Just one day after CSL Behring’s Hizentra was approved in Europe, the new rare disease drug has also been awarded its FDA approval. The drug is to be used as a maintenance therapy for a rare autoimmune disease known as chronic inflammatory demyelinating polyneuropathy (CIDP) or Vidaurri’s disease, which causes symptoms such as numbing, tingling and pain. Hizentra is administered as a subcutaneous immunoglobulin and can be used at home, rather than requiring patients to visit a hospital as with the standard intravenous immunoglobulin (IVig) treatment. The approval was based upon positive phase 3 trial data (PATH) which showed statistically significant lower relapses or withdrawals in patients when compared to placebo, at 38.6% for low-dose Hizentra to 63.2% on placebo. Patients in the trial also reported fewer adverse events when compared to IVIg treatment. If you would like to read more, please click here for an Endpoints article.
Lundbeck is set to buy Prexton Therapeutics for its phase 2 Parkinson’s drug candidate. The takeover will give Lundbeck control of a mGluR4 positive allosteric modulator known as Foliglurax, designed to improve long-term symptom control of dopaminergic agents. Foliglurax is Prexton’s only pipeline drug, which has proceeded into phase 2 with the belief that it can control Parkinson’s symptoms better than just targeting dopaminergic pathways as seen with other drugs. The purchase will include €100 million upfront from Lundbeck with milestone payments up to €805 million depending on its clinical, regulatory and commercial success. Whilst a promising drug candidate, top-line results are 12 months away where Prexton has relied majorly on primate data to make its case to investors and acquirers. Please click here to read further from a FierceBiotech article.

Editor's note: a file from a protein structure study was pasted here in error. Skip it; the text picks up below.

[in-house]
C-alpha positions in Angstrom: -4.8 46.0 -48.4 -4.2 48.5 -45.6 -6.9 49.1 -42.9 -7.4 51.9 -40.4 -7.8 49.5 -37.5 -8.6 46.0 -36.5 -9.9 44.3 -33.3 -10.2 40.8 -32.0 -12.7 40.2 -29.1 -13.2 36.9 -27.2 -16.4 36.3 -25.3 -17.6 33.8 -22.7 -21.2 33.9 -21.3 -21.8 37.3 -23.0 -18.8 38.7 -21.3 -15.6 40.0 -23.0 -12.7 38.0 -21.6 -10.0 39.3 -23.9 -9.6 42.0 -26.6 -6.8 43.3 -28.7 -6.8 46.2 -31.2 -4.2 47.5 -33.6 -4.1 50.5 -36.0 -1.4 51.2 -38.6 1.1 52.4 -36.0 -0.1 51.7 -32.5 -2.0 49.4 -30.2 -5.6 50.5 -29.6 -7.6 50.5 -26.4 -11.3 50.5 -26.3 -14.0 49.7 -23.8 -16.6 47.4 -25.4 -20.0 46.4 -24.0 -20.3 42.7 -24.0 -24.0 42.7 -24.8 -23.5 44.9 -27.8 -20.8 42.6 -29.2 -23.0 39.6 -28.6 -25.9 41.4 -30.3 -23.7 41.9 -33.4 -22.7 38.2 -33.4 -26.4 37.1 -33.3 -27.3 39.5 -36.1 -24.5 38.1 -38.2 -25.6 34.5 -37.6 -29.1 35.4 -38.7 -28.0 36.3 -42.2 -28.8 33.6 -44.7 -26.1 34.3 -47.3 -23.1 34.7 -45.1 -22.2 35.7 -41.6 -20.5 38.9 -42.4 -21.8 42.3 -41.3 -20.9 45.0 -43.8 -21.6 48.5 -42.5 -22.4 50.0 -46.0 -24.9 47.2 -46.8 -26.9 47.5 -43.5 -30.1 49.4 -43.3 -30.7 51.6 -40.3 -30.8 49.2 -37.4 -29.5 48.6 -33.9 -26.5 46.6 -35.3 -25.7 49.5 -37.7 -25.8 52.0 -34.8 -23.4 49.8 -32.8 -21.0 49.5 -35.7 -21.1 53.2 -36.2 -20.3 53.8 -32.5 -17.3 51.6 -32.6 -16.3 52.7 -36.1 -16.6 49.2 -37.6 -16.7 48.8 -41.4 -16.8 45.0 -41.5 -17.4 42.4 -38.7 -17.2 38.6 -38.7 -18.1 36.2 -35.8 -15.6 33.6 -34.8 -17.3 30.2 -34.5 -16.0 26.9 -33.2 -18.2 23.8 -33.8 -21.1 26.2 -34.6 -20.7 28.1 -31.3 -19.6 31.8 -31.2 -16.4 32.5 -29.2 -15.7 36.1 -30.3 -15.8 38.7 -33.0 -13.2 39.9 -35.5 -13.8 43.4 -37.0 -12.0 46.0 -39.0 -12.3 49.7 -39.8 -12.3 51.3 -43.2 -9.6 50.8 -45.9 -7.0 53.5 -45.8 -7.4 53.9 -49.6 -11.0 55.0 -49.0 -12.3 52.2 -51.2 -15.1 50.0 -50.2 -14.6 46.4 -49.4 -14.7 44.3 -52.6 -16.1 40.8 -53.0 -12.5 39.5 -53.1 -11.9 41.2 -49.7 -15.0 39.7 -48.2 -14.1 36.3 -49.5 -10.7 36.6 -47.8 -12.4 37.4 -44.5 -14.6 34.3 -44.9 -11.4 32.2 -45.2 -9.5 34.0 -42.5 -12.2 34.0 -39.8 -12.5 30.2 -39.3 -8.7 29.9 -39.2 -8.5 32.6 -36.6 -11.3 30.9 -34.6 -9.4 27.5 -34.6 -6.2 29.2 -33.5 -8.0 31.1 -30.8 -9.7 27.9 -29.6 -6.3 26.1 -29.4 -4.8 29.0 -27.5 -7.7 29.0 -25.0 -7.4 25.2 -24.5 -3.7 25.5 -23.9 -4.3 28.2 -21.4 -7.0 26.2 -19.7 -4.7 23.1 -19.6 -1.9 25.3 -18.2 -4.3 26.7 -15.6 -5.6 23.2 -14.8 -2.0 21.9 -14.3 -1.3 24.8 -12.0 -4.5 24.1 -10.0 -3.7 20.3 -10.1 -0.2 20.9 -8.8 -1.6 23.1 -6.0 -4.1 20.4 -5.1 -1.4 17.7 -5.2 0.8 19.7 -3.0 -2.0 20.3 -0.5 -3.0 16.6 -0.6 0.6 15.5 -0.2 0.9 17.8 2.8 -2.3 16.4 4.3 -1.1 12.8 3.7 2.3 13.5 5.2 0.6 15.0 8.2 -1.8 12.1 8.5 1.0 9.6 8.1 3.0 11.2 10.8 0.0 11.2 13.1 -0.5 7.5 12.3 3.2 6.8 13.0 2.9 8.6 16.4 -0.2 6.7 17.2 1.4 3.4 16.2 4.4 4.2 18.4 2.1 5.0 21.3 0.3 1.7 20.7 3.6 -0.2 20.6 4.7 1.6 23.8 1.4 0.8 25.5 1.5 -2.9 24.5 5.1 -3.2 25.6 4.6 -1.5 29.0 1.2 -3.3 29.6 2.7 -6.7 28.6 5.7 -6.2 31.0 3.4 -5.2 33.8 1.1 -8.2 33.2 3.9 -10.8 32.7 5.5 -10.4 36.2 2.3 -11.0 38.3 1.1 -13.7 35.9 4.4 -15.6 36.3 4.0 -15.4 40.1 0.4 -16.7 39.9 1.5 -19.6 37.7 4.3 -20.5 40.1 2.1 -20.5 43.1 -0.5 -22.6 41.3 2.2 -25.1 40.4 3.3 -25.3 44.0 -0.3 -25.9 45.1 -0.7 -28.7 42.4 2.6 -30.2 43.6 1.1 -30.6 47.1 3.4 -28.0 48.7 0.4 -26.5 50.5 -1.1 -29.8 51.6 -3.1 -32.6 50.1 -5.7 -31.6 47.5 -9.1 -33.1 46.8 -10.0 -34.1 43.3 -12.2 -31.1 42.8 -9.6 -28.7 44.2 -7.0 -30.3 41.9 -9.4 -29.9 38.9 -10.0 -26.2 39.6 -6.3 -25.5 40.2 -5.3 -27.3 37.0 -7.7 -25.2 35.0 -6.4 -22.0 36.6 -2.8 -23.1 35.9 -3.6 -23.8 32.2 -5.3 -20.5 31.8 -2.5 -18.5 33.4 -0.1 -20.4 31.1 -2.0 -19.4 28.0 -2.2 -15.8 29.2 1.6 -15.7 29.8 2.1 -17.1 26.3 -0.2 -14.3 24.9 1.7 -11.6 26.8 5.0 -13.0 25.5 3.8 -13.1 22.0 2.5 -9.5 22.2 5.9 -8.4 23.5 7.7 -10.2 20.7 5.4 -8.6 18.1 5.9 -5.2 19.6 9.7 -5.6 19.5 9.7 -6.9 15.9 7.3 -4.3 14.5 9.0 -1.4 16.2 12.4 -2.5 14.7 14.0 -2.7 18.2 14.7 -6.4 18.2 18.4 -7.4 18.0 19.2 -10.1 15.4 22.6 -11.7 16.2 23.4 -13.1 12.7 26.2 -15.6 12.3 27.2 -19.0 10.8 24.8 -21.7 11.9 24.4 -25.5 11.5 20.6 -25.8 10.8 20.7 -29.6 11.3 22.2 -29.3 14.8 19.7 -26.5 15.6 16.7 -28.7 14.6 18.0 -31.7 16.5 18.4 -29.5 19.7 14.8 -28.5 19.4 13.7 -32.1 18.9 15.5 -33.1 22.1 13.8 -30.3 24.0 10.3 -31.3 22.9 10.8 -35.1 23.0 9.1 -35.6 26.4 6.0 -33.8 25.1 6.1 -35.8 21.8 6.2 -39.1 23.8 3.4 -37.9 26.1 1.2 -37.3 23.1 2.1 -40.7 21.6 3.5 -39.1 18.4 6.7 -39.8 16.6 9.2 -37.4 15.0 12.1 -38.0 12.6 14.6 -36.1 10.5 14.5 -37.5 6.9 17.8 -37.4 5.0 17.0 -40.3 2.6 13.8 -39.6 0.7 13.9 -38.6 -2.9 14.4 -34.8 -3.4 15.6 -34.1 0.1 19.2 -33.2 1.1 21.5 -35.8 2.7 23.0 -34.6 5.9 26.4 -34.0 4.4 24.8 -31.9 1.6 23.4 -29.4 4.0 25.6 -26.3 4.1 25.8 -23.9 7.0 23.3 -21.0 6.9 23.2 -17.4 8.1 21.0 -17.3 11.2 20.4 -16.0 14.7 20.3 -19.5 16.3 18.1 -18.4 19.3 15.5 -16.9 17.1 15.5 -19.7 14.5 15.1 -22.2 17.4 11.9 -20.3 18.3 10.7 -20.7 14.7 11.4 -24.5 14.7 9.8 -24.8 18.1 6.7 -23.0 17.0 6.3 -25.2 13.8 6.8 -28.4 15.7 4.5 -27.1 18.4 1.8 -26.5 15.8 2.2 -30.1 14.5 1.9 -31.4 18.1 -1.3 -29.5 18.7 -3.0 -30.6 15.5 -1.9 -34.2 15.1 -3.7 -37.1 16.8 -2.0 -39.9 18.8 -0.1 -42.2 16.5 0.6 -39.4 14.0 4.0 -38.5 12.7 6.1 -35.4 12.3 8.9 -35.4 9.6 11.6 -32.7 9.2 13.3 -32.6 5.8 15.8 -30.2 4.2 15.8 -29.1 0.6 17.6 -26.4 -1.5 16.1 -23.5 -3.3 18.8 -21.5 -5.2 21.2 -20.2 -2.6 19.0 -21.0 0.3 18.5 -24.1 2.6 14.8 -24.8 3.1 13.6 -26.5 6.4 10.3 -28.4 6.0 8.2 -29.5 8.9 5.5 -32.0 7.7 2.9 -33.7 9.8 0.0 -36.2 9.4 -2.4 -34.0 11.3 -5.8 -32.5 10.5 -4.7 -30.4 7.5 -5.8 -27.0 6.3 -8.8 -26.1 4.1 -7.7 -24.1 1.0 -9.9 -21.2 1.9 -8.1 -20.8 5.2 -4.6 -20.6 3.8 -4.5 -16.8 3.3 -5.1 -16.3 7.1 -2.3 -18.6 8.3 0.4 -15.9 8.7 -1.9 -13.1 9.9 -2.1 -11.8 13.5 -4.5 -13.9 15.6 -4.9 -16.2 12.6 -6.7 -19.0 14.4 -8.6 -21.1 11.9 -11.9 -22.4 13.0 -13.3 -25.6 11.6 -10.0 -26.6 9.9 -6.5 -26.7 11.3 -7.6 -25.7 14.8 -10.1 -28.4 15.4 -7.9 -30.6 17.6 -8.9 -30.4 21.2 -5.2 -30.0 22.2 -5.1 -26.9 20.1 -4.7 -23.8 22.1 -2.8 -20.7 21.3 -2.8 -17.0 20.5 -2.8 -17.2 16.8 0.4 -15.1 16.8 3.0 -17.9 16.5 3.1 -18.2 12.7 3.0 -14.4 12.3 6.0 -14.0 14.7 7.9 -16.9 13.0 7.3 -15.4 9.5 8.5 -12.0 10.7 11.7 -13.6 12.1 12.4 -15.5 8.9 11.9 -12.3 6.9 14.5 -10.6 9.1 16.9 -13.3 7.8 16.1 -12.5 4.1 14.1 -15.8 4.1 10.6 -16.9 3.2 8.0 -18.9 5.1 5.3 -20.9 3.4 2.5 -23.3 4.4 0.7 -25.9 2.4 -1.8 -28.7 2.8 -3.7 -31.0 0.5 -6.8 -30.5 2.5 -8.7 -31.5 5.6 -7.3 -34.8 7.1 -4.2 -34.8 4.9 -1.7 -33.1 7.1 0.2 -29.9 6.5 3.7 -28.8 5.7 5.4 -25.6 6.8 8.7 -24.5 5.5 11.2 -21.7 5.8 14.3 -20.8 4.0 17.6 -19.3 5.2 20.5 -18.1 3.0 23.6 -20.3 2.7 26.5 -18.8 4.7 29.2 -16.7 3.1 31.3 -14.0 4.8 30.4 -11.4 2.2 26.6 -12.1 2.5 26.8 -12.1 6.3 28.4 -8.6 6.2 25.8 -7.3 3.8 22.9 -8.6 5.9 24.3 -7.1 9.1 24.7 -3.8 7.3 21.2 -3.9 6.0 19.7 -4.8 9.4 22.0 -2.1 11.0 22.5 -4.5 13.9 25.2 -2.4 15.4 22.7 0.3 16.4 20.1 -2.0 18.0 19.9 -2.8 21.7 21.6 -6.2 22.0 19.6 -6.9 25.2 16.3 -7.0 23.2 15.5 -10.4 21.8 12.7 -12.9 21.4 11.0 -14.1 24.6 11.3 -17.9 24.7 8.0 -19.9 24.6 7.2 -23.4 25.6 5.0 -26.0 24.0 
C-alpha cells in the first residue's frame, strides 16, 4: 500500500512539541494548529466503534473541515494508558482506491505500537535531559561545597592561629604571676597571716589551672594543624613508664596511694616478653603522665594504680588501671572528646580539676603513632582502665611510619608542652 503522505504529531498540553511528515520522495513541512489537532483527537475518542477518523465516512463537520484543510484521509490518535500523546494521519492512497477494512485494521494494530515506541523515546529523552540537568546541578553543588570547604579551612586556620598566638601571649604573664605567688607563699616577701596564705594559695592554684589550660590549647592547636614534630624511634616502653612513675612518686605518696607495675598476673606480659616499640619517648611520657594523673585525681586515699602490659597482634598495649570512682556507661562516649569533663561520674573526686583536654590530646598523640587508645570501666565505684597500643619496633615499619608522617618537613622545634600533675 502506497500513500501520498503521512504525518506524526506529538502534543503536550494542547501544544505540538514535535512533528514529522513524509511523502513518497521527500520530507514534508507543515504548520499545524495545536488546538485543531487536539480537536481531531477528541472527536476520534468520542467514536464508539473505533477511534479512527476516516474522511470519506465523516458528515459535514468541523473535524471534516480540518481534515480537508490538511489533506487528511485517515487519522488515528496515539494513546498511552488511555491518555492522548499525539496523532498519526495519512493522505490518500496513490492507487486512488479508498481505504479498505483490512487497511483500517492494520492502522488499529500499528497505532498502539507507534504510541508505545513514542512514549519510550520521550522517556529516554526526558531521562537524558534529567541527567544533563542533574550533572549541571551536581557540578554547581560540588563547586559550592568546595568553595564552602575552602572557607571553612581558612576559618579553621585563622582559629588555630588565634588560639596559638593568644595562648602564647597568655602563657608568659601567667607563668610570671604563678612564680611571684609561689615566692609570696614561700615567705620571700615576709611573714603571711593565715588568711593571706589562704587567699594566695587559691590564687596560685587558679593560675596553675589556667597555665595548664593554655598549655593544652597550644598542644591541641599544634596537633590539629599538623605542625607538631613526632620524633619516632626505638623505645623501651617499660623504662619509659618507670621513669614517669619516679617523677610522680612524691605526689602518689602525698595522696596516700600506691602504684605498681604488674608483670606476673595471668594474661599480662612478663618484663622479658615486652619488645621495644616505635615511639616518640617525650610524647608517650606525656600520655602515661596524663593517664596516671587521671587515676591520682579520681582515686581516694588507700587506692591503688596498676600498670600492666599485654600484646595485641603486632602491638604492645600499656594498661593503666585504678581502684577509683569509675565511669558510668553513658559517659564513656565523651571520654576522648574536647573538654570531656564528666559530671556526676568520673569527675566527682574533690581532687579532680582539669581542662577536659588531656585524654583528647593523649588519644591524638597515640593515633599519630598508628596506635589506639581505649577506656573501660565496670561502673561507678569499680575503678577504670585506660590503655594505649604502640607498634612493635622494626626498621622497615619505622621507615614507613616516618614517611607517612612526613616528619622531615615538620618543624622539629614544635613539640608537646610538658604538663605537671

NICE has recommended MSD’s Keytruda as the first ever immunotherapy on the NHS, via the Cancer Drugs Fund, to treat urothelial carcinoma (locally advanced or metastatic) when prior platinum-containing chemotherapy fails. The institute was leading to a rejection for the drug in this setting due to its cost effectiveness, however after consultation, they determined Keytruda provided an important extension-to-life benefit when compared to standard of care. This comes as great news to many UK residents, with over 10,000 a year being diagnosed with bladder cancer and around a possible 540 of which could benefit from Keytruda. Please click here if you would like to read more from a PharmaTimes article.